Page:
and after an alarm event. This requirement exists
to ensure that adequate information exists to
diagnose the root cause of the alarm.
Data Analysis

Combining the cylinder pressure data and the
crank angle position data, cylinder pressure can
be plotted in two ways. Either the cylinder
pressure can be plotted versus crank angle or
versus displaced volume.

Figure 8 shows four pressure versus crank angle
plots and a representation of both the piston
position inside the cylinder and valve state. Note
that most process compressors are double acting
and would have both the head end (shown) and
crank end curve on the same plot. For the
purposes of discussion, the crank end pressure
curve has been left off the plots.


The top left plot shows the pressure inside the
cylinder and the valve state at 1 degree after top
dead center (ATDC). At top dead center (TDC)
the piston stops. Just after TDC, the piston begins
to move away from the head end head. The
pressure inside the cylinder is slightly less than
discharge and greater than suction. Both suction
and discharge valves are closed.

Figure 7 - TypicaI rack and monitor configuration
Figure 8 - Pressure Versus Crank AngIe
As the piston moves away from the head end, the
volume increases and the gases trapped in the
clearance volume expand. The gases continue to
expand until the pressure inside the cylinder is
less than the pressure inside the suction manifold.
At this point the suction valve opens. Fresh gas
flows into the cylinder. The top right plot shows
the piston position and valve state after the suction
valve has opened.

The piston continues to move towards the crank
end and passes through bottom dead center
(BDC). Just after passing through BDC, pressure
inside the cylinder is slightly greater than suction
pressure, but less than discharge pressure. Both
suction and discharge valves are closed. Valve
states and piston position are shown in the lower
left of Figure 8.

Finally, as shown on the lower right plot, the piston
continues to move toward the head end head.
Pressure inside the cylinder rises above the
discharge pressure in the cylinder manifold and,
the discharge valve opens.

Ìf the crank angle, cylinder bore, piston rod
diameter and stroke are also known, the cylinder
pressure data can be plotted versus displaced
volume. Figure 9 shows the same four snapshots
of a crankshaft revolution, but with the data plotted
against displaced volume.

Of particular interest are the times when both
suction and discharge valves are closed. No gas
should be entering or leaving the cylinder. Ìf an
appropriate process can be selected, it should be
possible to construct a model of the expansion or
compression process and compare this model with
the actual data. Deviation would indicate a leak or
change in cylinder condition.

Compression of gases can be modeled as
isothermal (all heat is removed), isentropic (no
heat is lost and no friction) or polytropic (some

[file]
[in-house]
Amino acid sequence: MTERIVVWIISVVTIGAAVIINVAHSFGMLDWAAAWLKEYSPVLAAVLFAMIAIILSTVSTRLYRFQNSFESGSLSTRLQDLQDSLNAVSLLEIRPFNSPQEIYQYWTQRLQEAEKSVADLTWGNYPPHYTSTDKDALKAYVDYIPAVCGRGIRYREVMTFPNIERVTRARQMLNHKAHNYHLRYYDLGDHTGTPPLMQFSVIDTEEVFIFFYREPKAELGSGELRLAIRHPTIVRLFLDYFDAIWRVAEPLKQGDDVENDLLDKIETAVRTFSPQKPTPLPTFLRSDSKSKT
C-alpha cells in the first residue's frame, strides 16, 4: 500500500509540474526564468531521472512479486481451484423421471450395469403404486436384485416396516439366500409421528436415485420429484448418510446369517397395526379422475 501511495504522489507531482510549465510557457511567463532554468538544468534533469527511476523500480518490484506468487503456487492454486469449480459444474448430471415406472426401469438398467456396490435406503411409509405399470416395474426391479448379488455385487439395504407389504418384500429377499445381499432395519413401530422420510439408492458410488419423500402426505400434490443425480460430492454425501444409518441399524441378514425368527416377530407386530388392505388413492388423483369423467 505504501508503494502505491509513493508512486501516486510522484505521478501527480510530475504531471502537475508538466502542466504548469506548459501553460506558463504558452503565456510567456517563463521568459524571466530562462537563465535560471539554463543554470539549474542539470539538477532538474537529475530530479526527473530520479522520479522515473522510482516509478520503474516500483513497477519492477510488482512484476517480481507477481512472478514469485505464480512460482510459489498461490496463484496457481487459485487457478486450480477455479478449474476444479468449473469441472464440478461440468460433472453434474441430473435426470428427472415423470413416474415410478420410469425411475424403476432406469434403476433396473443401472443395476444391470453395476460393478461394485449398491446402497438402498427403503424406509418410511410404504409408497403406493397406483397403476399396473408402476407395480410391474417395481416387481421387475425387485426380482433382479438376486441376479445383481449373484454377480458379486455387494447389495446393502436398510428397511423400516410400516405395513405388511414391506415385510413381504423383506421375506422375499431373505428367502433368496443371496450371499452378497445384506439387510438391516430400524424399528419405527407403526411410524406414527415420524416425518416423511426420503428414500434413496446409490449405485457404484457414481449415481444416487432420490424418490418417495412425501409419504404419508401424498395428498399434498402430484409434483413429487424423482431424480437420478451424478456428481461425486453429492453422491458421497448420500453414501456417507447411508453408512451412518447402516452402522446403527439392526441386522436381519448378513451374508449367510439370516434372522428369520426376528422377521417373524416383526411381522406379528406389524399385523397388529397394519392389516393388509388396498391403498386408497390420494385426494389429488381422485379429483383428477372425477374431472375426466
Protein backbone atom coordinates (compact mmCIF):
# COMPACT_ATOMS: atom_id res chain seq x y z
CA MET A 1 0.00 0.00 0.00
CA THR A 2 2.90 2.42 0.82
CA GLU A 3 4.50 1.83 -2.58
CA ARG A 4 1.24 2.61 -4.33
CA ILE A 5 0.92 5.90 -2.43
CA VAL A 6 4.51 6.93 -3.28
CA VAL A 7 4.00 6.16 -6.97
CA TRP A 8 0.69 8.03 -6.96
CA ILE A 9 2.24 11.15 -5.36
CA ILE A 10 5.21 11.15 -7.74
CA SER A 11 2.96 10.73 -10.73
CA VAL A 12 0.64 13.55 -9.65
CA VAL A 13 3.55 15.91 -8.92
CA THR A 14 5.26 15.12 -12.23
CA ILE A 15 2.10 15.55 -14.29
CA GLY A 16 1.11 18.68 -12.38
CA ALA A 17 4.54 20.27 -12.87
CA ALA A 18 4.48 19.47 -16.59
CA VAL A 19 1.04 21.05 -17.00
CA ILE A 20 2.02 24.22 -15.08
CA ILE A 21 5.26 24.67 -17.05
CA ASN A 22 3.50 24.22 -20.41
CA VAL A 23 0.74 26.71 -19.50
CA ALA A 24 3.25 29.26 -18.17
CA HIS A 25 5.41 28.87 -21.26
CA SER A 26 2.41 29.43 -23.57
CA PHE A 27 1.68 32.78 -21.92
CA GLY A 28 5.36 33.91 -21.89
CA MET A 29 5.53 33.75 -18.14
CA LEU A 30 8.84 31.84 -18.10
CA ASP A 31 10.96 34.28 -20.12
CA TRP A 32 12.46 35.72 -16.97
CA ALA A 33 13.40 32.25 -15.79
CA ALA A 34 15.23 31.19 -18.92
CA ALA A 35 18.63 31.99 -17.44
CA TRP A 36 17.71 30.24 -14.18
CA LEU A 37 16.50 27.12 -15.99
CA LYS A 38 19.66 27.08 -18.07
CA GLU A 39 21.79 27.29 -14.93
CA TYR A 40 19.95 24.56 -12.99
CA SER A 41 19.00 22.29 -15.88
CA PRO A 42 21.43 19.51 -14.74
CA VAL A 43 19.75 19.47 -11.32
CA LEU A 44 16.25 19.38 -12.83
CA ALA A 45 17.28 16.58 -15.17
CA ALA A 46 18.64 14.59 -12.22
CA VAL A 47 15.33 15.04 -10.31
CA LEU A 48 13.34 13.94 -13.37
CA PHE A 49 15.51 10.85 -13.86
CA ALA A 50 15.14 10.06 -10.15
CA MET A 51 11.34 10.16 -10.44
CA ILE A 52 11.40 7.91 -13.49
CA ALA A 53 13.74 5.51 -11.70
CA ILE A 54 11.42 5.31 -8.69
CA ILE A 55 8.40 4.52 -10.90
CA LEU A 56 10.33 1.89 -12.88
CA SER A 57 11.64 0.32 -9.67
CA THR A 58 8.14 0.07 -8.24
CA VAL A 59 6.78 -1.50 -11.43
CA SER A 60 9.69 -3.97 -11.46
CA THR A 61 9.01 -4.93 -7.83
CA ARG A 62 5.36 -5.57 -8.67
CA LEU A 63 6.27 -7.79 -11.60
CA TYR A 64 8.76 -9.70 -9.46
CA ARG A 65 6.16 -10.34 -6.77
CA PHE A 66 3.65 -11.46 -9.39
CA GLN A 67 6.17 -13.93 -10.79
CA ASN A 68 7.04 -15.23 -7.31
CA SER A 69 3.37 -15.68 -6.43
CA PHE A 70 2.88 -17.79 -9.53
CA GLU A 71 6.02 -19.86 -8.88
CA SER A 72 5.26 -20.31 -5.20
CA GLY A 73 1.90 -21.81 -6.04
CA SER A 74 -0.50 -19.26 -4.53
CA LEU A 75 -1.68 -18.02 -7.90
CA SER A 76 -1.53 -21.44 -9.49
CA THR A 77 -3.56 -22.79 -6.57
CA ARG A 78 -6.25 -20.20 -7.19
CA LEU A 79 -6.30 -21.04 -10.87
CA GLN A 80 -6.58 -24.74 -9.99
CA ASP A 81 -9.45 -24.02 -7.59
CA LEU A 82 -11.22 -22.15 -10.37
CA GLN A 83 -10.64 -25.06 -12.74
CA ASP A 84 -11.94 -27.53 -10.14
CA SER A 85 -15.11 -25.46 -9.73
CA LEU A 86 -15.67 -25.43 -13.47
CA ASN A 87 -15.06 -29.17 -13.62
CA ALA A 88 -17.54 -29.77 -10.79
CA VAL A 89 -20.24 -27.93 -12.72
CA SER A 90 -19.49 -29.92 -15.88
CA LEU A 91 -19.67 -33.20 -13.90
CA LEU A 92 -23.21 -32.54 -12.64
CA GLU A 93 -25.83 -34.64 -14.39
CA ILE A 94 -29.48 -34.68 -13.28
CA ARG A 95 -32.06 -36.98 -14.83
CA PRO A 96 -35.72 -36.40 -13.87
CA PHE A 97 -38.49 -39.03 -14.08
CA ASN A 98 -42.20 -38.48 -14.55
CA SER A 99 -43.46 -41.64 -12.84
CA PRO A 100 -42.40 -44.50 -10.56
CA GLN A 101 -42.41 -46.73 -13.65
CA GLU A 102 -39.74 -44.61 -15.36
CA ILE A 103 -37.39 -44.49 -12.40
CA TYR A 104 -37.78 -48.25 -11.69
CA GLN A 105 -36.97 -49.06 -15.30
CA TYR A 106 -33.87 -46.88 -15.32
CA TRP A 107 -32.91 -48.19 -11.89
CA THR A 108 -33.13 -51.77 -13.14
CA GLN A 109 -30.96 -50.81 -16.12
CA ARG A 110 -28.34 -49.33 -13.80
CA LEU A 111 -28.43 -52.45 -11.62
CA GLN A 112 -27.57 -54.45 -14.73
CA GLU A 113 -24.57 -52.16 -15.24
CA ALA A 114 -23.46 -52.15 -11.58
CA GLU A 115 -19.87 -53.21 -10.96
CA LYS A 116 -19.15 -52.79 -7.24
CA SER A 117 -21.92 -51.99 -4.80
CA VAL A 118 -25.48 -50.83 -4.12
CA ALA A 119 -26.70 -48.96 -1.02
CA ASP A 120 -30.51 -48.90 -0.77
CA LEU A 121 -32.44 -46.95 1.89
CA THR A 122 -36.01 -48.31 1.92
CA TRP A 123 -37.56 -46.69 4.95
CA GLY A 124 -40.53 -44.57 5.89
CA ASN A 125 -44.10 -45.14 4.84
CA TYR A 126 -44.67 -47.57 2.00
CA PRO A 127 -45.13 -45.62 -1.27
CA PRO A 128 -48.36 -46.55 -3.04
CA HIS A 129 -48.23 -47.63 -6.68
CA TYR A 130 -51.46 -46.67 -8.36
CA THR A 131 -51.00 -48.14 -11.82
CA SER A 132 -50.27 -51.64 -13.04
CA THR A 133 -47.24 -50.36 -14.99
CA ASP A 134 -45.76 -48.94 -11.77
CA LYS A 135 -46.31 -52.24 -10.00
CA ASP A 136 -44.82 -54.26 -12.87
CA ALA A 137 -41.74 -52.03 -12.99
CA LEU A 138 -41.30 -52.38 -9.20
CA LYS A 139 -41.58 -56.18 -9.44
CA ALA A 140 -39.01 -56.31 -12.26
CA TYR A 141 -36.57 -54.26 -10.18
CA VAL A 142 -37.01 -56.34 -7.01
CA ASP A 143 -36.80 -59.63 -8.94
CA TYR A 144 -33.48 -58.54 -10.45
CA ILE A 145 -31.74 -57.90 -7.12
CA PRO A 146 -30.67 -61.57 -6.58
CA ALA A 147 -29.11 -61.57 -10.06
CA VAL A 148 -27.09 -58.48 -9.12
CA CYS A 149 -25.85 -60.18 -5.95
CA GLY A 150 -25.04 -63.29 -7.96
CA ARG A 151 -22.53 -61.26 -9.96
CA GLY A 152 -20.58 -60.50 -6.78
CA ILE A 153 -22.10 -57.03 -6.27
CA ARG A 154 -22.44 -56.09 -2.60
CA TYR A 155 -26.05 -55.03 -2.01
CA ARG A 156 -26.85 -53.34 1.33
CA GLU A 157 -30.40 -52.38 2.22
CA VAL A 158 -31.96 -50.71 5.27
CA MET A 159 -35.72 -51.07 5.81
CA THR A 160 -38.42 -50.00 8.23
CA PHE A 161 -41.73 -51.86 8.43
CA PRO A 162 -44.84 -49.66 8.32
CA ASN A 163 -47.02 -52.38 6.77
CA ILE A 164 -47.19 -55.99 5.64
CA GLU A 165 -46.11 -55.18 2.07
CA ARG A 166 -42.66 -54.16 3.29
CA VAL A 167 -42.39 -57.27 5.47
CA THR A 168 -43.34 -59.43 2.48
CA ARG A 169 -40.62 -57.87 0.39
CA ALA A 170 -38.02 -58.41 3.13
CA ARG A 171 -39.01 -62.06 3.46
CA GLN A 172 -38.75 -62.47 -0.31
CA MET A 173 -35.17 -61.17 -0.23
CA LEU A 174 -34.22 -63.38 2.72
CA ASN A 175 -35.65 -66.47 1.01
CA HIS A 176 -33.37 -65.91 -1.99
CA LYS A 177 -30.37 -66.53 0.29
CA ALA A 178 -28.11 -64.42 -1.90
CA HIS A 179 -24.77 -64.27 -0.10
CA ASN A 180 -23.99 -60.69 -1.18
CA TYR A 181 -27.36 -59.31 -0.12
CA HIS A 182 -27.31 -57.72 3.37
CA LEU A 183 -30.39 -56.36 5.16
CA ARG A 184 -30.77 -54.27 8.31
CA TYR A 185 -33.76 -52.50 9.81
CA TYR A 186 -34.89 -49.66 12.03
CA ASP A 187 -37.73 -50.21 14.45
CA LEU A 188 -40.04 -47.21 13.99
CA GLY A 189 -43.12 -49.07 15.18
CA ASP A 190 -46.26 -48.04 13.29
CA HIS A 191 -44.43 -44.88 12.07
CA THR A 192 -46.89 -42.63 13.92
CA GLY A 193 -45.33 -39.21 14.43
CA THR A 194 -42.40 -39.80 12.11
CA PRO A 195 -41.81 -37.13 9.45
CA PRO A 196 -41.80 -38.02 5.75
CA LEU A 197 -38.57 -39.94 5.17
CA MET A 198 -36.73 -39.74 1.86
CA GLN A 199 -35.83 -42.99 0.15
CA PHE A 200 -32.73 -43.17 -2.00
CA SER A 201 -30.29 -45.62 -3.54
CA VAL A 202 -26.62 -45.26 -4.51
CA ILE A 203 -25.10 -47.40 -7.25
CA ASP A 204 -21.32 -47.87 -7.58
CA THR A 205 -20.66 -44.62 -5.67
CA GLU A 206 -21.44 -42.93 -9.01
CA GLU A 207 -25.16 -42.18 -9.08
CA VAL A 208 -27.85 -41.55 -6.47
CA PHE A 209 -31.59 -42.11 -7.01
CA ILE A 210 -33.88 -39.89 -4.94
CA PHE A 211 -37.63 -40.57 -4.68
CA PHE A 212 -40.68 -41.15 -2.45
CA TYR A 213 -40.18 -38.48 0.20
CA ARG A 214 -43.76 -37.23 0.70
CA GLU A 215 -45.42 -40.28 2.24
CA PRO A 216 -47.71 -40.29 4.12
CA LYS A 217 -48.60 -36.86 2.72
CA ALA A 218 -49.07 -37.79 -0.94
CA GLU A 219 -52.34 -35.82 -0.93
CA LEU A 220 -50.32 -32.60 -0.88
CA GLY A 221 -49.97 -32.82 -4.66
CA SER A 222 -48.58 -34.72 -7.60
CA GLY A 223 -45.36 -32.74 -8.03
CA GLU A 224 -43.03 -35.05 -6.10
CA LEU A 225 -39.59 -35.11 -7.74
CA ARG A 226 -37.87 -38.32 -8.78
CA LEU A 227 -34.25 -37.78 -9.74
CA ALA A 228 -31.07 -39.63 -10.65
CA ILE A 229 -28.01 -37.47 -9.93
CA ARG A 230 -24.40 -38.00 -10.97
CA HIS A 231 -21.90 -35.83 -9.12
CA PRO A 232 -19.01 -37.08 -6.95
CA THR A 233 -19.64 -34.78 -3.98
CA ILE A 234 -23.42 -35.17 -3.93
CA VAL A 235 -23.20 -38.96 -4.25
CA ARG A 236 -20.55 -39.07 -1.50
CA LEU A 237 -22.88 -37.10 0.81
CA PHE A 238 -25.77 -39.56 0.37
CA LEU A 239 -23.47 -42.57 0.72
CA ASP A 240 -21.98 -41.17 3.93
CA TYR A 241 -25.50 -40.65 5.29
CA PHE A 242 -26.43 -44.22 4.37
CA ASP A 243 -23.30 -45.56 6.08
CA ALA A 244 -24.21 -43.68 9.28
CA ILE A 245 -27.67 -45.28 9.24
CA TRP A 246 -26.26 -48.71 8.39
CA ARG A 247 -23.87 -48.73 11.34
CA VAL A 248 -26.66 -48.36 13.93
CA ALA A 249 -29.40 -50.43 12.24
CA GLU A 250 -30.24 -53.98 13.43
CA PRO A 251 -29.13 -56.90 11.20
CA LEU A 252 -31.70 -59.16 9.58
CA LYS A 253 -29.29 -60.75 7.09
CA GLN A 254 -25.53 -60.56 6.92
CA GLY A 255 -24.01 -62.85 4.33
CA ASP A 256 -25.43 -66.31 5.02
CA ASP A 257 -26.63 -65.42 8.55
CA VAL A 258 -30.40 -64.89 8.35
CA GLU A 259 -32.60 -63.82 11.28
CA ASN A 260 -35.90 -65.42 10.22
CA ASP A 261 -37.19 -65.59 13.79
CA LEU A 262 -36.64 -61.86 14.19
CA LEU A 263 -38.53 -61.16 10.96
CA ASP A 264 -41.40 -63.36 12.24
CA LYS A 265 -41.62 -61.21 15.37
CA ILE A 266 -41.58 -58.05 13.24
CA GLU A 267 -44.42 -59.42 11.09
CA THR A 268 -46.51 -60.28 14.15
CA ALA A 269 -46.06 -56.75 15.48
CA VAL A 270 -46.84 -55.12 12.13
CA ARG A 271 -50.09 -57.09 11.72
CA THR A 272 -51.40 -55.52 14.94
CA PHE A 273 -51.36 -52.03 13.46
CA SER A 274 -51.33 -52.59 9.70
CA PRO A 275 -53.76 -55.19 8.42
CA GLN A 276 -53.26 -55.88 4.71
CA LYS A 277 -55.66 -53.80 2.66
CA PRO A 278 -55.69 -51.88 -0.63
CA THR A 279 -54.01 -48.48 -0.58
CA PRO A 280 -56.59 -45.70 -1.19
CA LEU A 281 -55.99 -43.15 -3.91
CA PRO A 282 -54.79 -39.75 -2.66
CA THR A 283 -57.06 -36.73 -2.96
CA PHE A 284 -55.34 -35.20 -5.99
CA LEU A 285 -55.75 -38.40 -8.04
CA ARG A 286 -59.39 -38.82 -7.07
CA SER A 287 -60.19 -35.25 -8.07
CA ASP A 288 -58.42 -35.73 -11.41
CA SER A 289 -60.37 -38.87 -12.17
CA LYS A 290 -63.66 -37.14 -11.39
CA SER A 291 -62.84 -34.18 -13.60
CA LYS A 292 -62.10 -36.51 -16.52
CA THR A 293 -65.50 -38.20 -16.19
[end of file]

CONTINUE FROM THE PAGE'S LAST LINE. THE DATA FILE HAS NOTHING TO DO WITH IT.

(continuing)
heat is lost). Real reciprocating compressors do
lose some heat during the compression process.
However, the compression process lasts only 10-
20% of a cycle that takes on average a total of
200ms to complete. Due to the short time period
of the compression process, very little of the total
heat is lost. As a result, the ideal compression
process is most commonly modeled as an
adiabatic isentropic process
2
.

Combining the adiabatic isentropic process with
an equation of state and measured
suction/discharge temperatures provides a way for
the software to generate theoretical curves.
These theoretical curves can be compared to the
measured or indicated cylinder pressure data. Ìn
addition, the expansion/compression curves will
be parallel lines if the cylinder pressure data is
plotted against displaced volume on log/log
scales. Figure 10 shows indicated cylinder
pressure data plotted against displaced volume
with theoretical overlays on both linear and log-log
scales.

Comparing the theoretical to the actual cylinder
pressure curve provides information about cylinder
condition. For example, in Figure 11 two distinct
malfunctions are shown. On the PV curve on the
left, it can be observed that the indicated pressure
during the compression stroke rises slower than
expected. The indicated pressure during the
expansion stroke falls faster than expected.
Pressure falling faster than expected is an

Figure 9 - CyIinder Pressure Versus DispIaced VoIume
Figure 10 - Pressure Versus VoIume (PV) With TheoreticaI
OverIay and Log-Log PIot
indication of gas leaking from the cylinder to a
lower pressure. Possible candidates include a
leaky valve, leaky cylinder head, etc. Most likely it
is a suction valve and this can be confirmed via
valve signature or valve temperature analysis. Ìn
the PV diagram on the right, indicated pressure
during the compression stroke rises faster than the
theoretical. Ìndicated pressure during the
expansion stroke falls slower than theoretical
pressure. This indicates a leak from a high
pressure source into the cylinder. The most likely
candidate is a leaky discharge valve which, as
with the suction valve, can be confirmed via valve
signature or valve temperature analysis.
Additional diagnostic patterns are provided in the
appendix.

Unlike turbomachinery, where horsepower is the
primary load rating measurement, reciprocating